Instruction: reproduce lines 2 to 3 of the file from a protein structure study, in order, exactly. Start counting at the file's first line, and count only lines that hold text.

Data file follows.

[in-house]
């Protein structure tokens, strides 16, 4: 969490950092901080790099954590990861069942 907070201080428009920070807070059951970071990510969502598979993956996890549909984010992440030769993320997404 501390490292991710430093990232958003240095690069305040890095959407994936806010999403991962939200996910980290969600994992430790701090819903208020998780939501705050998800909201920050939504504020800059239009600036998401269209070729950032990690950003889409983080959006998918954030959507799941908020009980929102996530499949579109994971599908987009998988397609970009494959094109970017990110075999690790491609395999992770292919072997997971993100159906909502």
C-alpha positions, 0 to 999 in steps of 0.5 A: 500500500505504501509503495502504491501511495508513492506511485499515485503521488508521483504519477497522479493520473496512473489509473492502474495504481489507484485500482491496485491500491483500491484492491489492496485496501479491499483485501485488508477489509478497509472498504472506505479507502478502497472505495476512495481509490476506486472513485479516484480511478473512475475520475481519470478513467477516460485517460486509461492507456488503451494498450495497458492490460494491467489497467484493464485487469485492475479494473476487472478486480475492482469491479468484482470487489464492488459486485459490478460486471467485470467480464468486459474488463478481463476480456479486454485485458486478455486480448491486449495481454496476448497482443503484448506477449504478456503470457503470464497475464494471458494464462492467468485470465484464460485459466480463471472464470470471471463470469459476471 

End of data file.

């Protein structure tokens, strides 16, 4: 969490950092901080790099954590990861069942 907070201080428009920070807070059951970071990510969502598979993956996890549909984010992440030769993320997404 501390490292991710430093990232958003240095690069305040890095959407994936806010999403991962939200996910980290969600994992430790701090819903208020998780939501705050998800909201920050939504504020800059239009600036998401269209070729950032990690950003889409983080959006998918954030959507799941908020009980929102996530499949579109994971599908987009998988397609970009494959094109970017990110075999690790491609395999992770292919072997997971993100159906909502």
C-alpha positions, 0 to 999 in steps of 0.5 A: 500500500505504501509503495502504491501511495508513492506511485499515485503521488508521483504519477497522479493520473496512473489509473492502474495504481489507484485500482491496485491500491483500491484492491489492496485496501479491499483485501485488508477489509478497509472498504472506505479507502478502497472505495476512495481509490476506486472513485479516484480511478473512475475520475481519470478513467477516460485517460486509461492507456488503451494498450495497458492490460494491467489497467484493464485487469485492475479494473476487472478486480475492482469491479468484482470487489464492488459486485459490478460486471467485470467480464468486459474488463478481463476480456479486454485485458486478455486480448491486449495481454496476448497482443503484448506477449504478456503470457503470464497475464494471458494464462492467468485470465484464460485459466480463471472464470470471471463470469459476471 